This passage suggests the Sabbath is a gateway through which we can experience the best that life has to offer.

Want to have it all? No problem. God wants that for us too and much, much more. And the Sabbath rest is God’s answer to making it all happen. It establishes the inalienable human right to rest and prosper. And prosper you certainly will. Just try it!


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It’s Going To Be Alright

Kozzi.com

Kozzi.com

The Bible is a book of stories—real stories of real people who lived thousands of years ago. And, interestingly, there is an untold story (or several untold stories) within each of these stories.

Let’s take the most popular one—the story of Jesus’ birth—and find the untold story within that.

This is how the birth of Jesus Christ came about: His mother Mary was pledged to be married to Joseph, but before they came together, she conceived a child through the Holy Spirit. (Matthew 1:18)

Soon afterward, Mary got ready and hurried off to a town in the hill country of Judea to meet her cousin Elizabeth.

Our story within the story begins here.

Having stayed with Elizabeth until the birth of John the Baptist, Mary realizes that it is time to head back home. She is now visibly pregnant and knows she would have to confront Joseph and her relatives soon.

It is quite reasonable to assume that the one thought predominantly occupying her mind on the journey back is: I hope God has spoken to Joseph about this. If he thinks I was unfaithful to him, he will be devastated.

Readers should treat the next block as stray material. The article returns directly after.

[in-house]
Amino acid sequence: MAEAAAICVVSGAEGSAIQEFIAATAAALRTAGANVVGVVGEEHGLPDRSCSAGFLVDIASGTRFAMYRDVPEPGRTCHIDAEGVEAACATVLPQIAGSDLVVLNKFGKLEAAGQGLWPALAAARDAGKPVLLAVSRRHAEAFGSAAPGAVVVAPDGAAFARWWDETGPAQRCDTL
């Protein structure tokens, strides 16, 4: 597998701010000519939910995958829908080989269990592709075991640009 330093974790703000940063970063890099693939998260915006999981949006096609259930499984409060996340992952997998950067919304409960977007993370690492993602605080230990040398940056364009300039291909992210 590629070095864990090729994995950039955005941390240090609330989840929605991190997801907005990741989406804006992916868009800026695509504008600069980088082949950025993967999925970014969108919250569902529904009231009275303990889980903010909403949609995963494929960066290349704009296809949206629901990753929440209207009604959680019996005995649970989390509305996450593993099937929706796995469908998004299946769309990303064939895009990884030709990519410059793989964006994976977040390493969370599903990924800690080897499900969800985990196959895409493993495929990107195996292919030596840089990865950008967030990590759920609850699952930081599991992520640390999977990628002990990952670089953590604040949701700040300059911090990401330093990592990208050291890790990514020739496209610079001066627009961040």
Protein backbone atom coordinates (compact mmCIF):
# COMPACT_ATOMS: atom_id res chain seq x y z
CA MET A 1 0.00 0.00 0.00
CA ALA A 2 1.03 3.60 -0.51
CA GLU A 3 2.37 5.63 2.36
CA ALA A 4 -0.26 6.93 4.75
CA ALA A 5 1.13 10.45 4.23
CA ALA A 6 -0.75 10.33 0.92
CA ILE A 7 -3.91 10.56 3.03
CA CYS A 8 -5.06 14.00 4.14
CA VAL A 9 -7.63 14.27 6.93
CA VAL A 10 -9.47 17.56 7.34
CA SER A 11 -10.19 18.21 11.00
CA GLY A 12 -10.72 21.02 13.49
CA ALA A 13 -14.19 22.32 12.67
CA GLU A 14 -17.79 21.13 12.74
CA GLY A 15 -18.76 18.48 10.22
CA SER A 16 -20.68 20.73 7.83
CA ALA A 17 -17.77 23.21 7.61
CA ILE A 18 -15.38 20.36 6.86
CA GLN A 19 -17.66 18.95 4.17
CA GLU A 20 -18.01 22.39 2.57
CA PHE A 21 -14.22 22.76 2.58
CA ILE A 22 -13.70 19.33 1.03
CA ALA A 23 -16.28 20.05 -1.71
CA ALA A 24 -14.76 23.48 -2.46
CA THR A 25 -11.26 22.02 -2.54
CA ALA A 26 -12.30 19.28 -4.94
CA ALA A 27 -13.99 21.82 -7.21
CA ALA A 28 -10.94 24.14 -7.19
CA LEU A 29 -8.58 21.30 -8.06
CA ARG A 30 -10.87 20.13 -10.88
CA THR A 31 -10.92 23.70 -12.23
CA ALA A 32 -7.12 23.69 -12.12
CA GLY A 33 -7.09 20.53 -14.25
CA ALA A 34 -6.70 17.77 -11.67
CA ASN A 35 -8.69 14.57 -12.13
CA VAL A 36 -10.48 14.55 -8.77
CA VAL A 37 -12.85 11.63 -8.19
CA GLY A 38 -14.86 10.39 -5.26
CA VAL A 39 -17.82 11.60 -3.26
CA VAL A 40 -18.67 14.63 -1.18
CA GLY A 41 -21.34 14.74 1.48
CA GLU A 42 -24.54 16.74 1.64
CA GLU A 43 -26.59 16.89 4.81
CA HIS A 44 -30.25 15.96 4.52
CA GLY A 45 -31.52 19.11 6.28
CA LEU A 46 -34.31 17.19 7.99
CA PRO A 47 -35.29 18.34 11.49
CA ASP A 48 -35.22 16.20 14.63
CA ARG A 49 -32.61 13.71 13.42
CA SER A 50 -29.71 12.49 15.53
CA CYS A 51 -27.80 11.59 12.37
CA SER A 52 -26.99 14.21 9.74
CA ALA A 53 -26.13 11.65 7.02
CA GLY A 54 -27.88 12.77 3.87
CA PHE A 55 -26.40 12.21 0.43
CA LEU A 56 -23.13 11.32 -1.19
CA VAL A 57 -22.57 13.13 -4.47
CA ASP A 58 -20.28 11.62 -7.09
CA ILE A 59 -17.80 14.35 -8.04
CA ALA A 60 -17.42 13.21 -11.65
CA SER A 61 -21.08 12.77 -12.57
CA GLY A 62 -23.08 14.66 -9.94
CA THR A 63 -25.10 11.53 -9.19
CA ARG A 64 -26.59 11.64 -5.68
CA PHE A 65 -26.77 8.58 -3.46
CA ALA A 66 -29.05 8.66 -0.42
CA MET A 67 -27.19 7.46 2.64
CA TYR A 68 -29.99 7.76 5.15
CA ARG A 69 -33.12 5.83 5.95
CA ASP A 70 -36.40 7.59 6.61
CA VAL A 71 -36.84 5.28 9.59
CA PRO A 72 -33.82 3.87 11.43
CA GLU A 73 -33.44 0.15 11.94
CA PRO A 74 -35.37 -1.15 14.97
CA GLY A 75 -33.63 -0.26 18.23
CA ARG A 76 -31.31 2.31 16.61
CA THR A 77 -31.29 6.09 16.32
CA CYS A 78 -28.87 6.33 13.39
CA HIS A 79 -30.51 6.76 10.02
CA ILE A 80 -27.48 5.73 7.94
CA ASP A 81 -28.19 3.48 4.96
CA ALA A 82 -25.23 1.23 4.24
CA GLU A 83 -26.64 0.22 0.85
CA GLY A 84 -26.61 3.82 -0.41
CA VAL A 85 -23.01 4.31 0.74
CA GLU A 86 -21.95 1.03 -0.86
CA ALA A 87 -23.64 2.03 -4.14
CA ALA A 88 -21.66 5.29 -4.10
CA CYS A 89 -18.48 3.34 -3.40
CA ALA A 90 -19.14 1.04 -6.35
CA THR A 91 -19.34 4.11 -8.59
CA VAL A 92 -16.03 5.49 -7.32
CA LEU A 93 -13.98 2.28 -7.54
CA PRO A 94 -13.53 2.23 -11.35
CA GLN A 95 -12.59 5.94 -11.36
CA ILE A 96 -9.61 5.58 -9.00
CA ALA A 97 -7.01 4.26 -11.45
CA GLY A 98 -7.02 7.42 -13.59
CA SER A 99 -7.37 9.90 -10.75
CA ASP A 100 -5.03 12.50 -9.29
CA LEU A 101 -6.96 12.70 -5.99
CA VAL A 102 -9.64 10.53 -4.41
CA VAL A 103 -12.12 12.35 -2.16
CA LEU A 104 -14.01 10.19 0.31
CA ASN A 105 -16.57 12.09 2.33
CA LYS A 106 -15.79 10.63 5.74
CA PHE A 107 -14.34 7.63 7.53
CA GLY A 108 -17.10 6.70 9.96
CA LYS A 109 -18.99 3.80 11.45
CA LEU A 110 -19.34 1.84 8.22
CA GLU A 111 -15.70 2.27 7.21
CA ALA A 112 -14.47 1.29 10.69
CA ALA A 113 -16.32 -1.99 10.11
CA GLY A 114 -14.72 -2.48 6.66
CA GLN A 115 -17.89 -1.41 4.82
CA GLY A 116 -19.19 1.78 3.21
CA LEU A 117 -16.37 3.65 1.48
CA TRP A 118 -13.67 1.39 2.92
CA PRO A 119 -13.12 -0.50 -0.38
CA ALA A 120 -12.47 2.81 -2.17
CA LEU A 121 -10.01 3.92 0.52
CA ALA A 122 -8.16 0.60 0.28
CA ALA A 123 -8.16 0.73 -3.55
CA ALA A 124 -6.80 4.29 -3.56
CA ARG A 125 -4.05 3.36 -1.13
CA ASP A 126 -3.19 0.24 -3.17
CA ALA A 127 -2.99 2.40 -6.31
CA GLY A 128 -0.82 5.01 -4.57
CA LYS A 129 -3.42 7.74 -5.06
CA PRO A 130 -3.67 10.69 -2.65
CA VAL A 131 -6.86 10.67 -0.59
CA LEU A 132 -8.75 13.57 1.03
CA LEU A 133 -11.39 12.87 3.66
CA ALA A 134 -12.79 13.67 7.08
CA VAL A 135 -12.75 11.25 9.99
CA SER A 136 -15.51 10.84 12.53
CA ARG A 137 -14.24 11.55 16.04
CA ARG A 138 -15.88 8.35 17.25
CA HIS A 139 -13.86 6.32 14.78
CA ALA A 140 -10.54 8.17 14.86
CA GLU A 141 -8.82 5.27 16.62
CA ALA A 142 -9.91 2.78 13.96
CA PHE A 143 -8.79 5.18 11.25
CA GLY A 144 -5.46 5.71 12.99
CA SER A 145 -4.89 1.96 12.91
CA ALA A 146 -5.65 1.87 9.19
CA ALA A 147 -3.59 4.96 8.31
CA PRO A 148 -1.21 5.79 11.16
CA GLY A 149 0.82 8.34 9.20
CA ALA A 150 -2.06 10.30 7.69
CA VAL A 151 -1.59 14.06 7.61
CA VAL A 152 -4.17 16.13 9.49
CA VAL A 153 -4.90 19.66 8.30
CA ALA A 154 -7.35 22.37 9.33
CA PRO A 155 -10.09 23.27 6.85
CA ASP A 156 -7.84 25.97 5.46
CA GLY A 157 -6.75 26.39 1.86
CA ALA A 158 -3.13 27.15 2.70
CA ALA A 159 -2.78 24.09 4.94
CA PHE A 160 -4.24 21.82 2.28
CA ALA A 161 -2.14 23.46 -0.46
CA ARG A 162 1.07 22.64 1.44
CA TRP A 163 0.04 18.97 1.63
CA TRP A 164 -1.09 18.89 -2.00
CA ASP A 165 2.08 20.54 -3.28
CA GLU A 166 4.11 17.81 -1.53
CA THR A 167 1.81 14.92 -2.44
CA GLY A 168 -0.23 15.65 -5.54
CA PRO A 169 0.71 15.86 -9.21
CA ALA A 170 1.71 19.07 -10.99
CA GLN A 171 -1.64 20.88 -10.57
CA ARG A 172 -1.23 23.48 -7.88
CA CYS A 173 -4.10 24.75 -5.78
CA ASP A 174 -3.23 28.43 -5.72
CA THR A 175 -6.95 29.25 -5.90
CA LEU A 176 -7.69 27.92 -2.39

Imagine her apprehension when she is about to meet Joseph for the first time after her return. She is surely hoping that as soon as he sees her, he will ease her worries saying: “I know. I know. Don’t worry. God explained everything to me.”

It is quite reasonable to assume that as soon as they met, Mary searched his eyes for that hint of assurance. But she found none. Instead, the smile on his face faded as soon as he glanced at her belly. Mary realizes that Joseph is still in the dark.

As a distraught Joseph turns to walk away, Mary’s heart aches for his suffering. She yearns to call him back and reassure him of her faithfulness. “I have been true to you, Joseph. I didn’t cheat on you.”

Isn’t that what most of us would do if we found ourselves in her position? “Look, dear, it is not what it seems. It was God. He gave me this baby.”

“Yeah! Right! The Holy Spirit! Now why didn’t I think of that myself?” is how most men would sarcastically respond.